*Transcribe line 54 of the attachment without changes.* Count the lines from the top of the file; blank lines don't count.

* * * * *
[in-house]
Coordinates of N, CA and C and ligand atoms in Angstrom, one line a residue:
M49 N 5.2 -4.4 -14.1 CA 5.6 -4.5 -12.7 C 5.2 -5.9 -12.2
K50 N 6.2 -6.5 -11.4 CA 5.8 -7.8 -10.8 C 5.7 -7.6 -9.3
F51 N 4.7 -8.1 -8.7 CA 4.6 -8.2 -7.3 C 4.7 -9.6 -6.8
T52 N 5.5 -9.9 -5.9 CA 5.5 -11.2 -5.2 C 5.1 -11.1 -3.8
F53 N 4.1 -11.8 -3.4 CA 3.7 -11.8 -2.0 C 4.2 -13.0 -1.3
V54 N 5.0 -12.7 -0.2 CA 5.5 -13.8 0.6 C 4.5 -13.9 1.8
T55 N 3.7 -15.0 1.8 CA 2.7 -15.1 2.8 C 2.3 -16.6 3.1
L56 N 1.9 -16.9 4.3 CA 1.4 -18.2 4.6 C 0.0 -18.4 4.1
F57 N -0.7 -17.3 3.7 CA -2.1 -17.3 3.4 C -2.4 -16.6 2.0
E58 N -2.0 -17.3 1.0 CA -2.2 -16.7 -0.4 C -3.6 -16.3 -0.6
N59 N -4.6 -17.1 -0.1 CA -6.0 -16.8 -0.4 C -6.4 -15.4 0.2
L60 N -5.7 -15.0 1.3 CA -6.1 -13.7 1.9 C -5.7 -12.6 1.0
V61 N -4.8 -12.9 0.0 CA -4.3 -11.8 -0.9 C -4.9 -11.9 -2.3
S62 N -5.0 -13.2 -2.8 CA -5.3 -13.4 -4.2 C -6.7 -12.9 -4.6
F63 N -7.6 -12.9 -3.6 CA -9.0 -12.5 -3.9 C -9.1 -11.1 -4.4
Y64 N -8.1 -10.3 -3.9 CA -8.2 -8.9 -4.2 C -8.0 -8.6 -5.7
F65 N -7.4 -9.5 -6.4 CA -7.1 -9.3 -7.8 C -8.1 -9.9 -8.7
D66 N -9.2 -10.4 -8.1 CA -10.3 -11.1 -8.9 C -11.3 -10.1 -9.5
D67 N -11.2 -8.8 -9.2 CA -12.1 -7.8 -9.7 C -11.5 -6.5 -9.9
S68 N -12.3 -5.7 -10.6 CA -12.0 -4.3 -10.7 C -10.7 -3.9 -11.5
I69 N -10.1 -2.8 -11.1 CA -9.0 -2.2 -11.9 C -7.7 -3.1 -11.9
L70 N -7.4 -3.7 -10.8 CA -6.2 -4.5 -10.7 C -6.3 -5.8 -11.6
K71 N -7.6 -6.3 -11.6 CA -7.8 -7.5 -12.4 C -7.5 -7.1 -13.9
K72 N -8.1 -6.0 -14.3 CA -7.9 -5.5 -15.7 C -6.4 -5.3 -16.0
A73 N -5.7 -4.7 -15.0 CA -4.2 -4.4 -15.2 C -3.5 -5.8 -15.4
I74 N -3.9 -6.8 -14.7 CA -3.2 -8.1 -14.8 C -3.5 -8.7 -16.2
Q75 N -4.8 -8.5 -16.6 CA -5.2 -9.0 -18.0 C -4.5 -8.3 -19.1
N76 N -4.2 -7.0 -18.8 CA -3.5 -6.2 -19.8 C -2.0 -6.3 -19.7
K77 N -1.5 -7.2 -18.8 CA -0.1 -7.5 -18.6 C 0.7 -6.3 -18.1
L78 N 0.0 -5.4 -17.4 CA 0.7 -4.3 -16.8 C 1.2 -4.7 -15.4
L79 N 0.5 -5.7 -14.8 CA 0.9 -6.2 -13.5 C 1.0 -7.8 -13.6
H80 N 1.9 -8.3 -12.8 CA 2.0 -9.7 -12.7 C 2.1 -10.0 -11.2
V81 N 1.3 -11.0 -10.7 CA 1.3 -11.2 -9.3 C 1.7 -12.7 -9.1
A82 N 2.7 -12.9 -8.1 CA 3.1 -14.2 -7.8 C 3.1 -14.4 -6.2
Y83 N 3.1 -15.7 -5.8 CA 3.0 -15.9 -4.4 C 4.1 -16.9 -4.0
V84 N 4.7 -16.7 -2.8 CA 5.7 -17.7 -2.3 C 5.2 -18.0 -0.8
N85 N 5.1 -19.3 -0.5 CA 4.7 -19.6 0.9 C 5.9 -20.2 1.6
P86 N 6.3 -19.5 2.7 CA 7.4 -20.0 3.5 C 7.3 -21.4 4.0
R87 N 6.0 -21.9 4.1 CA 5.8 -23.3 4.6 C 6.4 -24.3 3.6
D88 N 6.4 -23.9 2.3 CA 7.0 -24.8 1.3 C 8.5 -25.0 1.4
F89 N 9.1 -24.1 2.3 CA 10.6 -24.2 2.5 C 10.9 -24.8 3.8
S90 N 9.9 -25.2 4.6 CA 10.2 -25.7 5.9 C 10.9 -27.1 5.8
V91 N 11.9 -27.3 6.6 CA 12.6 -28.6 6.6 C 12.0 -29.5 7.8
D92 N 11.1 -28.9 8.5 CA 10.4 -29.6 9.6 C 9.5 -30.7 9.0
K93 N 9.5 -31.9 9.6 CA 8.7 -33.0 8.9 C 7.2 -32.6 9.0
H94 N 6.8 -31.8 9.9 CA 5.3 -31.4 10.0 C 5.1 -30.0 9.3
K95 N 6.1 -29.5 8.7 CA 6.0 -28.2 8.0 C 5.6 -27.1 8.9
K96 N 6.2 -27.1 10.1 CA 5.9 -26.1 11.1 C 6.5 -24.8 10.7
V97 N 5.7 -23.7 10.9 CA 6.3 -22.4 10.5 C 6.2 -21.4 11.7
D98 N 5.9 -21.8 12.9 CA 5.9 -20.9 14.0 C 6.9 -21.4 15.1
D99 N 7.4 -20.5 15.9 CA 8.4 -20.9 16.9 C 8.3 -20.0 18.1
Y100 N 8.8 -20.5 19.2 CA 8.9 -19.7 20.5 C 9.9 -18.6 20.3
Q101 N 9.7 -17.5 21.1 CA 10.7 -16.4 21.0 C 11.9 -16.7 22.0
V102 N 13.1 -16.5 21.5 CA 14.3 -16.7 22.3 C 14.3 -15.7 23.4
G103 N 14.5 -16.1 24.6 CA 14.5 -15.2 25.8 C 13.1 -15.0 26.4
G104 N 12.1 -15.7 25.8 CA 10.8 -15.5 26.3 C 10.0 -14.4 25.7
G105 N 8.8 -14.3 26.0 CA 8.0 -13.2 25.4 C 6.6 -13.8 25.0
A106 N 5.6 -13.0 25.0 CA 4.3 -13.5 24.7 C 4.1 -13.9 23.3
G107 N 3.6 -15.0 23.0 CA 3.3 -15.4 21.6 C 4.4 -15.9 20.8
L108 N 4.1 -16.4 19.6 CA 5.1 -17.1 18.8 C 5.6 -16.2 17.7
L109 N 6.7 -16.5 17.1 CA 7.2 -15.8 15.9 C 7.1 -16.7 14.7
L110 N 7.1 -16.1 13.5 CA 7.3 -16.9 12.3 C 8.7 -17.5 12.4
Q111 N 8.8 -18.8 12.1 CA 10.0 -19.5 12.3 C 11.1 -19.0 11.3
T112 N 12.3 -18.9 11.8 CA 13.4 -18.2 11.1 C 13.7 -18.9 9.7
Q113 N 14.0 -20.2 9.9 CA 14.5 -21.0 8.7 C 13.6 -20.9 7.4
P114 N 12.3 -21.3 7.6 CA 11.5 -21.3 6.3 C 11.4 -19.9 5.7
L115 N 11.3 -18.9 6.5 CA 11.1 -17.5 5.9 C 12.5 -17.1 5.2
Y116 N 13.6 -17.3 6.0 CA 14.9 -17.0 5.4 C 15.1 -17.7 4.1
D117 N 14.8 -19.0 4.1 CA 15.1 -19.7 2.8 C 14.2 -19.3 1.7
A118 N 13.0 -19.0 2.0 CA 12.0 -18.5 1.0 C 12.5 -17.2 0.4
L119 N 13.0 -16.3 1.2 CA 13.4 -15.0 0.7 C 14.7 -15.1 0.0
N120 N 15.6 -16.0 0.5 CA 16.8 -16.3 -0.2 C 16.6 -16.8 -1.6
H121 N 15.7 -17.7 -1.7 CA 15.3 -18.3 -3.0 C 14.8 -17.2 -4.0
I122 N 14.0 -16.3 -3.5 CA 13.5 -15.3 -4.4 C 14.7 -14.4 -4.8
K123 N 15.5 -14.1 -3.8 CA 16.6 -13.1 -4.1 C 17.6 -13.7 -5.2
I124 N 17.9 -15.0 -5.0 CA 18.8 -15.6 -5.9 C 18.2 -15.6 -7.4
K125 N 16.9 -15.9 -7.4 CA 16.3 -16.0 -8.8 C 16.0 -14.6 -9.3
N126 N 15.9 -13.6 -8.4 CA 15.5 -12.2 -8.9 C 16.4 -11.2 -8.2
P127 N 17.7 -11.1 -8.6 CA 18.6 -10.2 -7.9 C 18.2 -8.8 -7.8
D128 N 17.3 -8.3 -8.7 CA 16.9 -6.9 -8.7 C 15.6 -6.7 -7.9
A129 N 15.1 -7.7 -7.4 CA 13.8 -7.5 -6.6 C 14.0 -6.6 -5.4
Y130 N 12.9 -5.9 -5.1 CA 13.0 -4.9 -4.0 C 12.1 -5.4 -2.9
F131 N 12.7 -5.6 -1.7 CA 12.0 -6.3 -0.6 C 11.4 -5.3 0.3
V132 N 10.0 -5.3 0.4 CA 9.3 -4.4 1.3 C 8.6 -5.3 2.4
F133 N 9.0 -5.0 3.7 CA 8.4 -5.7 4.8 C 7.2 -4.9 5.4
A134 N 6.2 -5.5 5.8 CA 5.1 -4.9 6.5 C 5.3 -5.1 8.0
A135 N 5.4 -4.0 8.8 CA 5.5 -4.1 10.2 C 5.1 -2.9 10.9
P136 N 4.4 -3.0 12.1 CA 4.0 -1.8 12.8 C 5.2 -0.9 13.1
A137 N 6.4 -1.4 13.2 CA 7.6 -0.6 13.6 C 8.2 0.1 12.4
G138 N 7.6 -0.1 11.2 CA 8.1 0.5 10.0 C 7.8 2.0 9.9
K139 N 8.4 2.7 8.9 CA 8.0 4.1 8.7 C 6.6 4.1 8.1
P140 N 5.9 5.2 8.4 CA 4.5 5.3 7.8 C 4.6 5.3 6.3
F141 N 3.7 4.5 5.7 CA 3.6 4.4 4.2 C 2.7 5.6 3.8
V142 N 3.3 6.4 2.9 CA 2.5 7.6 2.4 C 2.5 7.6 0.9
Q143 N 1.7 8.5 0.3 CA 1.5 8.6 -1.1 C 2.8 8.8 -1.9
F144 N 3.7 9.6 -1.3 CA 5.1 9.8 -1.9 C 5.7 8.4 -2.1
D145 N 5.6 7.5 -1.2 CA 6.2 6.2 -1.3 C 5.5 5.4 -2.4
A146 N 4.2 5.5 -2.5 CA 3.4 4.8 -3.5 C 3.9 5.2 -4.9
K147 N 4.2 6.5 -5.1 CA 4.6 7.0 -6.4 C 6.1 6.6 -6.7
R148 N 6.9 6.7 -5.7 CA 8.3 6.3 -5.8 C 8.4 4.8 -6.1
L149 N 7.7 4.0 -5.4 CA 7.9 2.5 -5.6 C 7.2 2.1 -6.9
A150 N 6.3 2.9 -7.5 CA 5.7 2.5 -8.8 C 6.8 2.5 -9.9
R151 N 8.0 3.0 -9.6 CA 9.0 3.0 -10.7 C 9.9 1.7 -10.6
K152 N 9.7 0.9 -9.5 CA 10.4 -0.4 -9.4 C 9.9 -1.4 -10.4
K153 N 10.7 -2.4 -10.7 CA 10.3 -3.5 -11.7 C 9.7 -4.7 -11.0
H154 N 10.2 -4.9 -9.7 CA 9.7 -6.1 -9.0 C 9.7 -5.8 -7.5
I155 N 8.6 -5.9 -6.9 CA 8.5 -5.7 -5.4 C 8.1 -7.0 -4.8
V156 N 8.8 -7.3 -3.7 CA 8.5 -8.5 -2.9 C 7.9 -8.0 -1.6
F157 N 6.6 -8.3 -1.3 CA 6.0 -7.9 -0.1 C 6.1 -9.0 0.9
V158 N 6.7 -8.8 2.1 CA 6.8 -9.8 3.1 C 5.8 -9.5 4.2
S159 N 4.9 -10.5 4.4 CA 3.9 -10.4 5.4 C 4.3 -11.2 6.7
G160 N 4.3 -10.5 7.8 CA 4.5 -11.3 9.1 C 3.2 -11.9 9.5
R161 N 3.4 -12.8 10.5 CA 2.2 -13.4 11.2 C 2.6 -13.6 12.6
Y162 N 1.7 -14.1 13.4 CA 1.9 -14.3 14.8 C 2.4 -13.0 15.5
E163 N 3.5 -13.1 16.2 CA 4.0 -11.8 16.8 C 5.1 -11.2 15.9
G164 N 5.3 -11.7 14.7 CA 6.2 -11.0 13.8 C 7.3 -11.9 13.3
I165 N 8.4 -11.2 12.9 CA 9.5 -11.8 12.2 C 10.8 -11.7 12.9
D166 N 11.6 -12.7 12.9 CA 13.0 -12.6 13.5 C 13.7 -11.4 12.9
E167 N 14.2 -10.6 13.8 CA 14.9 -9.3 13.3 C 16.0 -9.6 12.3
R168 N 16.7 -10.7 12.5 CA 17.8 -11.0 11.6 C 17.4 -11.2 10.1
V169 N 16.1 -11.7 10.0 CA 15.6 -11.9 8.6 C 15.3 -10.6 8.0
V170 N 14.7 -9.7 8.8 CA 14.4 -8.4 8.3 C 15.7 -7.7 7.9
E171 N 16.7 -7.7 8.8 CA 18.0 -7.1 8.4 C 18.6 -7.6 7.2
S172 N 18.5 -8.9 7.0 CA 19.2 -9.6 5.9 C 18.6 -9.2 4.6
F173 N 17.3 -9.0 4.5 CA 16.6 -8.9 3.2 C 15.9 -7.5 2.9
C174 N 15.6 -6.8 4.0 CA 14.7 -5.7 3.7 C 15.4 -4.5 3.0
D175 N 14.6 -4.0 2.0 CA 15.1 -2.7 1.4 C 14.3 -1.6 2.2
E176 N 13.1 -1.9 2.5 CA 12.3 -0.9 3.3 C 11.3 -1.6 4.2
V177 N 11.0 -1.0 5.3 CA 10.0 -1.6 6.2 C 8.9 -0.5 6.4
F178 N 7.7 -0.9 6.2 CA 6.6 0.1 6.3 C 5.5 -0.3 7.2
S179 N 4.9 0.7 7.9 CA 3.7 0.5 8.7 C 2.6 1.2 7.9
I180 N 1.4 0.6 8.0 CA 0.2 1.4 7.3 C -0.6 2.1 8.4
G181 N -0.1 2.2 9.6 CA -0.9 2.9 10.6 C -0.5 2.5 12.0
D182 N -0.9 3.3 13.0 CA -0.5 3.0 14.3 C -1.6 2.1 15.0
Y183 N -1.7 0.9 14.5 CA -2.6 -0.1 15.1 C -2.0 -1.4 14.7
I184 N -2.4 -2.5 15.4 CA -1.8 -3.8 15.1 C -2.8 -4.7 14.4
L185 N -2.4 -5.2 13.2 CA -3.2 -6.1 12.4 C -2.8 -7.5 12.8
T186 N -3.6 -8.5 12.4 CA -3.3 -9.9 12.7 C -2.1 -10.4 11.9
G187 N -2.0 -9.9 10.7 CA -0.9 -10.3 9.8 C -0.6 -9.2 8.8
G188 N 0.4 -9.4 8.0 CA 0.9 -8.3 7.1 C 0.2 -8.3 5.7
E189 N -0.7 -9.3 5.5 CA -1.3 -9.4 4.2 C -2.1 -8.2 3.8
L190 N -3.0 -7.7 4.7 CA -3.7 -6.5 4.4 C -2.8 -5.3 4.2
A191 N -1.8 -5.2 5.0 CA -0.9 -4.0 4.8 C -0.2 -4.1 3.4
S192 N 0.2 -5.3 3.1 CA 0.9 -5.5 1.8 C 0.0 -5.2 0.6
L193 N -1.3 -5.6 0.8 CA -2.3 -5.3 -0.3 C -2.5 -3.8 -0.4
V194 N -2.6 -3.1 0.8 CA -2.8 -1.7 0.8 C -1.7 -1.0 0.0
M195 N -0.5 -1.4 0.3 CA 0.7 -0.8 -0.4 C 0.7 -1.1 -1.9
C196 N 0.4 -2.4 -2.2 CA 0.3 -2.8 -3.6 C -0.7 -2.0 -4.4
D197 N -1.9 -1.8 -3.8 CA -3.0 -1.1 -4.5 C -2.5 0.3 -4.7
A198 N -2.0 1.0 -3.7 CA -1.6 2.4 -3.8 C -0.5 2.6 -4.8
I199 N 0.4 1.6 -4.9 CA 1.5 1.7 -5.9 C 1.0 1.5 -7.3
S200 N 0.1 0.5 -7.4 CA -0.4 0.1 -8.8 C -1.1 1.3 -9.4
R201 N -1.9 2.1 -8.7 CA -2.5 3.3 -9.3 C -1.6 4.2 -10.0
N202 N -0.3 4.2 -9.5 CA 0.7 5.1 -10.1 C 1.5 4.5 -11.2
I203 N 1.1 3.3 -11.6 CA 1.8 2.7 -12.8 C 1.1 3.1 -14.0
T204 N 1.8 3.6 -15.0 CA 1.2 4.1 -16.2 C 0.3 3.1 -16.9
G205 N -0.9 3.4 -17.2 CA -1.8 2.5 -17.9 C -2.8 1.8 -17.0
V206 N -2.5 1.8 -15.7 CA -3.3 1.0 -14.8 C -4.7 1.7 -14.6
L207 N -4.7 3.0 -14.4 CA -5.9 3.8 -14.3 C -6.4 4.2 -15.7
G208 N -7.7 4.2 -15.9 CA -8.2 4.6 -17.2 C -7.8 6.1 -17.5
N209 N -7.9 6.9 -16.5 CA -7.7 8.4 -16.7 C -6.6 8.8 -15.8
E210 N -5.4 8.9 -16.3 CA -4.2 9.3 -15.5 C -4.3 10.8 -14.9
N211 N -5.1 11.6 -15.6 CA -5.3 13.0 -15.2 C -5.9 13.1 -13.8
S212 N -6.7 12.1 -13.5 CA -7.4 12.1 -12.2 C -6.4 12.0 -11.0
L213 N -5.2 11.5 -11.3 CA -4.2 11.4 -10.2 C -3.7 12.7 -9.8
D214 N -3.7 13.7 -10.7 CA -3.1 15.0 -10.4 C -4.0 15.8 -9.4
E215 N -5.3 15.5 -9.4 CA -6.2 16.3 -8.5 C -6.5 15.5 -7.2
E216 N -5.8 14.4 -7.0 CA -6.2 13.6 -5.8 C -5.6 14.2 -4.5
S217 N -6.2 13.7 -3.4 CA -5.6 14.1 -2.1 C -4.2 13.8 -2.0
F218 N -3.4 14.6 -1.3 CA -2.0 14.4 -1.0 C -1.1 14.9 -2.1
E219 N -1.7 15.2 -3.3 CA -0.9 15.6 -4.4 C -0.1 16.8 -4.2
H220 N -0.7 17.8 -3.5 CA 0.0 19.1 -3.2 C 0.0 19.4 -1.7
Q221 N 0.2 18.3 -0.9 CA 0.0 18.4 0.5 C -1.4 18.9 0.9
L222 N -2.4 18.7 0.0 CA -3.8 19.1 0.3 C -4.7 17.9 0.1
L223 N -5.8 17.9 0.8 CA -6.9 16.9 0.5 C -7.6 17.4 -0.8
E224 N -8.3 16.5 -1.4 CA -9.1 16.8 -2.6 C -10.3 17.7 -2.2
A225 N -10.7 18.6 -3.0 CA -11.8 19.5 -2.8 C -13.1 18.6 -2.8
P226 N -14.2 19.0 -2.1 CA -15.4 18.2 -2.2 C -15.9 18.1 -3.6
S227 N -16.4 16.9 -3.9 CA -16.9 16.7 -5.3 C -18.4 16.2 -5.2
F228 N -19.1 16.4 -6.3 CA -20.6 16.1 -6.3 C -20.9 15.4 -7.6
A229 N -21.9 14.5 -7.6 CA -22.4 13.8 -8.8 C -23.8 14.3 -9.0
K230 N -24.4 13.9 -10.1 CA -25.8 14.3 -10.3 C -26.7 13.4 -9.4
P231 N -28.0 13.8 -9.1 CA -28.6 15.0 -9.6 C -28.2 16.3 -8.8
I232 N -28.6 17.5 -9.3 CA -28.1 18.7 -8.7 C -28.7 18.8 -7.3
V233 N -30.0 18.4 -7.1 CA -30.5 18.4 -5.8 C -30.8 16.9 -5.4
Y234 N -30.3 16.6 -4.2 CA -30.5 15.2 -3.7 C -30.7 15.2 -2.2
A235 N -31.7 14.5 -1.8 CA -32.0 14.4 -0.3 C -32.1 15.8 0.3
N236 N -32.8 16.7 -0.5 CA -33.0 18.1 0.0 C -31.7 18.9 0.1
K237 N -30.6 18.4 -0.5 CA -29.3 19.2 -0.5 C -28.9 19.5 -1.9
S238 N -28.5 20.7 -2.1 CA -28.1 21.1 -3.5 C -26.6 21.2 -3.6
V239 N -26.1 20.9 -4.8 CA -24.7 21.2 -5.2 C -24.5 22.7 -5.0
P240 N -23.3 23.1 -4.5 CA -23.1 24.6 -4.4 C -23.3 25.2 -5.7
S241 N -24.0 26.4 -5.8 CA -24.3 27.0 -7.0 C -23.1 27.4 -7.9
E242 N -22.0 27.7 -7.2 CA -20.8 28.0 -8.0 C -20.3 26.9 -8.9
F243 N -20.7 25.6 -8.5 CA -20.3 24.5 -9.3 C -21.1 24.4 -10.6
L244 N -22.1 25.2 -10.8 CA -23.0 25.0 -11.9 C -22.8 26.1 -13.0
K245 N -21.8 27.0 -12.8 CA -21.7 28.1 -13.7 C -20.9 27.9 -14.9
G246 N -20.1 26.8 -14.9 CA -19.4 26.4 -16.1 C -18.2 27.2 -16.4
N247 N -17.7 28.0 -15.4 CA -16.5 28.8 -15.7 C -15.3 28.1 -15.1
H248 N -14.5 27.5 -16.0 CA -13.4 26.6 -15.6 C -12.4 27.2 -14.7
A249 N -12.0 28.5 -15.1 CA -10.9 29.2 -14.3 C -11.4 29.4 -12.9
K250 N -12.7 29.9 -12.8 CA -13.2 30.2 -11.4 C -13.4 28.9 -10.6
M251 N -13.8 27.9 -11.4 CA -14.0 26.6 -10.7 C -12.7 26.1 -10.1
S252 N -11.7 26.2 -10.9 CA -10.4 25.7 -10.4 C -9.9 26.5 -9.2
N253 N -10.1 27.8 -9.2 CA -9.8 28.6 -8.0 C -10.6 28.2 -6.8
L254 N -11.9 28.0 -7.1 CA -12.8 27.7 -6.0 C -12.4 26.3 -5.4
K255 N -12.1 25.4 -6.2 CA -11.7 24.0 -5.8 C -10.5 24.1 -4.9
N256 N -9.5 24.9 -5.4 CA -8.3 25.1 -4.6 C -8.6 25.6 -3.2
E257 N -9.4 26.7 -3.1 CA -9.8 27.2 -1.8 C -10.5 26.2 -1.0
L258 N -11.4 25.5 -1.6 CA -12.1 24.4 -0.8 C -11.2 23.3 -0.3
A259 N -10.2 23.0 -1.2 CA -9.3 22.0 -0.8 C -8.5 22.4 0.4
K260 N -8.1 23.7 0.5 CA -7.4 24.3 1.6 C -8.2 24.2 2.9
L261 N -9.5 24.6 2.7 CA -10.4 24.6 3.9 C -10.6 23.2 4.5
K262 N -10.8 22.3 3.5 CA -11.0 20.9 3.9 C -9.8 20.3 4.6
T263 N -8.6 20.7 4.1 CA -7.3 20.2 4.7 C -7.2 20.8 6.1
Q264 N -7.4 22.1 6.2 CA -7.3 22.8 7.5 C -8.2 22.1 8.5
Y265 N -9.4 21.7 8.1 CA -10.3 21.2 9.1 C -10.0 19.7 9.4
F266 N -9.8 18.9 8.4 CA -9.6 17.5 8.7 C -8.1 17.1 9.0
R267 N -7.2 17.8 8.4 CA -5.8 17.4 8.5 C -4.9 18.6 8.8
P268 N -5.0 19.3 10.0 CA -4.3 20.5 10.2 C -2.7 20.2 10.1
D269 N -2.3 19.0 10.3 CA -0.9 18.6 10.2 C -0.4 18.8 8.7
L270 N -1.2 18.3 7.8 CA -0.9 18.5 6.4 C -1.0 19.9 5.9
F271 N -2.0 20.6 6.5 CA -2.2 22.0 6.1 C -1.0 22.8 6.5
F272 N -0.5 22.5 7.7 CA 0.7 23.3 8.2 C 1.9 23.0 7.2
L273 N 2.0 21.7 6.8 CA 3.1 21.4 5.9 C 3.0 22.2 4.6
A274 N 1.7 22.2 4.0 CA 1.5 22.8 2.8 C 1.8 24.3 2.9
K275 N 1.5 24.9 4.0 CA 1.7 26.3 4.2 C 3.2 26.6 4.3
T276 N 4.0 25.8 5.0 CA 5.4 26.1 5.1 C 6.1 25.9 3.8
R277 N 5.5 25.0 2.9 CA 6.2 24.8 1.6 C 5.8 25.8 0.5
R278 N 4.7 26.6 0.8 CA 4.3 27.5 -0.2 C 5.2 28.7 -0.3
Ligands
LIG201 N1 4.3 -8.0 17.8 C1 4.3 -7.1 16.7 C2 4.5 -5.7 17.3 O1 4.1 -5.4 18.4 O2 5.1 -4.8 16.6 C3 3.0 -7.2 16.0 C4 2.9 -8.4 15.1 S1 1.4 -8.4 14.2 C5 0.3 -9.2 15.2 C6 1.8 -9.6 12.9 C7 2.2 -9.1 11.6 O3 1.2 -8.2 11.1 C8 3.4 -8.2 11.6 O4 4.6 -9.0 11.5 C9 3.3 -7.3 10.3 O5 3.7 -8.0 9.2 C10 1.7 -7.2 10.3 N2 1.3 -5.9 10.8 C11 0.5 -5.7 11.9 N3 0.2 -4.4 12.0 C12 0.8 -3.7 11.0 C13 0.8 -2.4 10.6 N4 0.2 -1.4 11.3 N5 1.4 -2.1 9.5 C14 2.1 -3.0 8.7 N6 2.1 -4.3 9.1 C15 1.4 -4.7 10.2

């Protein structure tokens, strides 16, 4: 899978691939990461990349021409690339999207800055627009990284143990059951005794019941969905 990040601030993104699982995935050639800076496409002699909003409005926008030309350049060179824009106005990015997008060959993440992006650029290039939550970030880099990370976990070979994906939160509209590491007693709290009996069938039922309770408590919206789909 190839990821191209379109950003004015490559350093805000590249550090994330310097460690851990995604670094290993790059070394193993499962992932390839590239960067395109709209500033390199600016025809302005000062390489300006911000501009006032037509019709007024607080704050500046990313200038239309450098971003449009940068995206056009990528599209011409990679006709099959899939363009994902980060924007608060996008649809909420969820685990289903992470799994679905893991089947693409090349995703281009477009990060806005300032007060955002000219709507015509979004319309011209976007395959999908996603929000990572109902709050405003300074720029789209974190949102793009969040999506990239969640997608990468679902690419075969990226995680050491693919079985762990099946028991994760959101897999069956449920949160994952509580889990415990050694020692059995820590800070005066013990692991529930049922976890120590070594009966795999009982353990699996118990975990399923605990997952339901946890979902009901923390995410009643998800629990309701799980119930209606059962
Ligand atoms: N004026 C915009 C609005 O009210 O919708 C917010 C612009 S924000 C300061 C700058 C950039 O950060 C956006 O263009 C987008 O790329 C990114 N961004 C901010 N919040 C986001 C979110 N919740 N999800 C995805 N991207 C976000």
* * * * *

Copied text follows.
Y100 N 8.8 -20.5 19.2 CA 8.9 -19.7 20.5 C 9.9 -18.6 20.3